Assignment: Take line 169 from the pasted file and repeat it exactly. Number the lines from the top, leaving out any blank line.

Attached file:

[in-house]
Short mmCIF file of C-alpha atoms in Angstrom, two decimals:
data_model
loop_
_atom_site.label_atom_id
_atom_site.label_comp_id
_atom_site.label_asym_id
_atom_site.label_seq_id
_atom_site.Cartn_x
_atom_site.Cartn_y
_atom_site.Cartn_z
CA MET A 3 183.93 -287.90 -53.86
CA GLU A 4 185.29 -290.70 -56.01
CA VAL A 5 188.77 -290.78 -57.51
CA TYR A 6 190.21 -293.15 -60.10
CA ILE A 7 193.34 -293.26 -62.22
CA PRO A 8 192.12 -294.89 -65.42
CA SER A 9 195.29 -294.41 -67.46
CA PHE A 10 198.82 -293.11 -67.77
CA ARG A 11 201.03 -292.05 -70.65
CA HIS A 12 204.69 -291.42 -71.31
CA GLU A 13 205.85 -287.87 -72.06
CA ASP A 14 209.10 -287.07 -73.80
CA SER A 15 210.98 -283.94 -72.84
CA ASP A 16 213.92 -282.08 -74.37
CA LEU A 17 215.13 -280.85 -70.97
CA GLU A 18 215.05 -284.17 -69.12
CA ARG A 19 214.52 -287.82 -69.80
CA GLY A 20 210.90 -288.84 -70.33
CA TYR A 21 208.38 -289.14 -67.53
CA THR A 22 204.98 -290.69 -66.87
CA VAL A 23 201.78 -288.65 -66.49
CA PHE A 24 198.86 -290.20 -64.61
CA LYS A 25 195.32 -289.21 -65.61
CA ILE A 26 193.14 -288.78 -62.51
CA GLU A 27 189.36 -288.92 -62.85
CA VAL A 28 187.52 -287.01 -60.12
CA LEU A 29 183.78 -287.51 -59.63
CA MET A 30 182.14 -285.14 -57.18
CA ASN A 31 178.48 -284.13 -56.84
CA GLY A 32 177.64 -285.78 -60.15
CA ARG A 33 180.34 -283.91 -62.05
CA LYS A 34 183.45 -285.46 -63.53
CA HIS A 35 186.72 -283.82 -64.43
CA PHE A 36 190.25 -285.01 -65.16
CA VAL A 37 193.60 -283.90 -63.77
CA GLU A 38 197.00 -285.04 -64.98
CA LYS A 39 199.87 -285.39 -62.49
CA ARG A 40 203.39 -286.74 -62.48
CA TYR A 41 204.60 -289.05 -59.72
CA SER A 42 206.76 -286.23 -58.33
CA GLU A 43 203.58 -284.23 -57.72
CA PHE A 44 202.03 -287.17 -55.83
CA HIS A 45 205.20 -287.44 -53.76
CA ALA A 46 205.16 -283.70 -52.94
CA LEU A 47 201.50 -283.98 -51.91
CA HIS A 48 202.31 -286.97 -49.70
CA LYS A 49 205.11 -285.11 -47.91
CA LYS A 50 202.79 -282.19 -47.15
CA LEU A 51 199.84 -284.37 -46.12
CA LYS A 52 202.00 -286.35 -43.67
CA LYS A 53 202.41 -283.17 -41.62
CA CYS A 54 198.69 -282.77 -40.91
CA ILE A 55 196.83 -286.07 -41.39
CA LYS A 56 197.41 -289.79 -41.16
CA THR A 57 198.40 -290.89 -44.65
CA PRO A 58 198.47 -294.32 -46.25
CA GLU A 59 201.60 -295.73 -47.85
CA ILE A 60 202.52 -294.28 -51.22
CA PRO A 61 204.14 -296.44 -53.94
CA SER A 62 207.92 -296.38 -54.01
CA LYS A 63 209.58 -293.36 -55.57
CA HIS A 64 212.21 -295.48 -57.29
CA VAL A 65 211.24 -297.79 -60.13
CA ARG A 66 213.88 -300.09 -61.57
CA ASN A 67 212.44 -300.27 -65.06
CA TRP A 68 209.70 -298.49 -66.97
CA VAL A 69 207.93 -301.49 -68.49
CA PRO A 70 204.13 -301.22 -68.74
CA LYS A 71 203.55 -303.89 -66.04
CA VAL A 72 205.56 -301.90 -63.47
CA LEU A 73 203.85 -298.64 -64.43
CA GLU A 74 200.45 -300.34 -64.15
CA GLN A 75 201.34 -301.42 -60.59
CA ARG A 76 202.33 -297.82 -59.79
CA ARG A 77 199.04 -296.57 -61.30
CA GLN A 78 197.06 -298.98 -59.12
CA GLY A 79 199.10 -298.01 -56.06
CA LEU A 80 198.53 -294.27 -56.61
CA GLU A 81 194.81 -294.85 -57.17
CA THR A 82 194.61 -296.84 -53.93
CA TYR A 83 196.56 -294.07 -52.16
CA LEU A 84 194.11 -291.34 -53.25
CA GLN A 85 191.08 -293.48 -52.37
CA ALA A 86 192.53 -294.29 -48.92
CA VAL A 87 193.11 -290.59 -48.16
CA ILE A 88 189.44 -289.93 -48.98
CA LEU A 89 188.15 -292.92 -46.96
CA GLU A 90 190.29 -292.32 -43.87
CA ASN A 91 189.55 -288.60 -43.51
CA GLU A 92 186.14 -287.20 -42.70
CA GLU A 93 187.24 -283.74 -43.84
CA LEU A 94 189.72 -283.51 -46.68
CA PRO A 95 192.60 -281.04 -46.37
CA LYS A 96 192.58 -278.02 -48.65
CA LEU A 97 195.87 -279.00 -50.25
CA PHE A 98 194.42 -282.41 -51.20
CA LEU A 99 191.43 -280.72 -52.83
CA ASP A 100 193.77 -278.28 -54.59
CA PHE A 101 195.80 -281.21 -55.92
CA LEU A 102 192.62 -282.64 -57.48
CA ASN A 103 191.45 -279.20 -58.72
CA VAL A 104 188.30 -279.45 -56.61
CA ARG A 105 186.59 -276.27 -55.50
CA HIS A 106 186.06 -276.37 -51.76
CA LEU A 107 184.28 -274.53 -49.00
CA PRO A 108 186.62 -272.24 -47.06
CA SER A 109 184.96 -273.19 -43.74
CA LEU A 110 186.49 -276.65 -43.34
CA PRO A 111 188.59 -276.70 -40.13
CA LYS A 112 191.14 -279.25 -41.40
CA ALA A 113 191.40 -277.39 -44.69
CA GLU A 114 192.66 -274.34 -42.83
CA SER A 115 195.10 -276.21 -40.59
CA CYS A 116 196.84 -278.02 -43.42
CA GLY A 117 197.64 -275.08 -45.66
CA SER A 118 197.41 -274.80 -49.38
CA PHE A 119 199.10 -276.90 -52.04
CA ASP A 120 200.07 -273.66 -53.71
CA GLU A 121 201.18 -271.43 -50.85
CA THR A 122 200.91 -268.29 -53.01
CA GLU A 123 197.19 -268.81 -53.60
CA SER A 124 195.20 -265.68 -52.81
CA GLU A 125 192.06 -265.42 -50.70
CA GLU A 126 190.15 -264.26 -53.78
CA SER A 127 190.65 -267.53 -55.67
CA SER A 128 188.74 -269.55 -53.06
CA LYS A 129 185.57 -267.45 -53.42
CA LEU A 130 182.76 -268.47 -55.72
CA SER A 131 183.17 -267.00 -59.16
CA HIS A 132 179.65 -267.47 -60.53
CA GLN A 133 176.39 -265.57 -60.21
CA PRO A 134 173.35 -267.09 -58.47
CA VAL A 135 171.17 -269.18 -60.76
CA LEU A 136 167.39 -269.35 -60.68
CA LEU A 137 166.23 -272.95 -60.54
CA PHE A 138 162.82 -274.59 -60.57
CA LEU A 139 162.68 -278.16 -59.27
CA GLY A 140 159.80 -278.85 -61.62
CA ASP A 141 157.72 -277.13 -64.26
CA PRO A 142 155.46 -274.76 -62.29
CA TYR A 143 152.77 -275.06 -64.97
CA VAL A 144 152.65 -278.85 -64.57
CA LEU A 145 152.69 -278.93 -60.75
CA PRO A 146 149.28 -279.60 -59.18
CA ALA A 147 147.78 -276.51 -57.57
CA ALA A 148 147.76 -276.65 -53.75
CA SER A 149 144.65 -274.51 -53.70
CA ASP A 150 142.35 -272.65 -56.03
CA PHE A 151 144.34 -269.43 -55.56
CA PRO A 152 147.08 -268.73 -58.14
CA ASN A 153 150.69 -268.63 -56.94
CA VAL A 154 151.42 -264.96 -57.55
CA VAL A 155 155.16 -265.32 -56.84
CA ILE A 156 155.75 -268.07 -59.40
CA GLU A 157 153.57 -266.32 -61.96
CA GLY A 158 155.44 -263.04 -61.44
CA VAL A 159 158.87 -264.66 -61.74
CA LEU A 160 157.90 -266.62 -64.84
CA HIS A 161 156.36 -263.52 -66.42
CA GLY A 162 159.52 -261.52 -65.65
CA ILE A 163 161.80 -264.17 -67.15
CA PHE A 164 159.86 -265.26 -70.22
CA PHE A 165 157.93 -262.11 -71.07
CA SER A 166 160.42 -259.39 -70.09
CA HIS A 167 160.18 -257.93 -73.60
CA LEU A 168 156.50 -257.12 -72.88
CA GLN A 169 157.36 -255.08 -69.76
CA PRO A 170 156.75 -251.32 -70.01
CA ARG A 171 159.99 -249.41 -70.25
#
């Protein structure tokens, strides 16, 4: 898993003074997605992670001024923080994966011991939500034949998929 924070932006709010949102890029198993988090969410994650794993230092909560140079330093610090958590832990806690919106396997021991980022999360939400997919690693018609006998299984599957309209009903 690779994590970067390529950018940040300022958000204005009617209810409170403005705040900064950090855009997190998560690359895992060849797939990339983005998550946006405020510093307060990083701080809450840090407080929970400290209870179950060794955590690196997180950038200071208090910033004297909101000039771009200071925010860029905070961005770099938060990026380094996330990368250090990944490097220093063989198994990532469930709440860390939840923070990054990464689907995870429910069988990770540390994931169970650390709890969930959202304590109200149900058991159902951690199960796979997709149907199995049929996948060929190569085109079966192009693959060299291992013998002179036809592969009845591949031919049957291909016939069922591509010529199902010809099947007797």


CA LEU A 160 157.90 -266.62 -64.84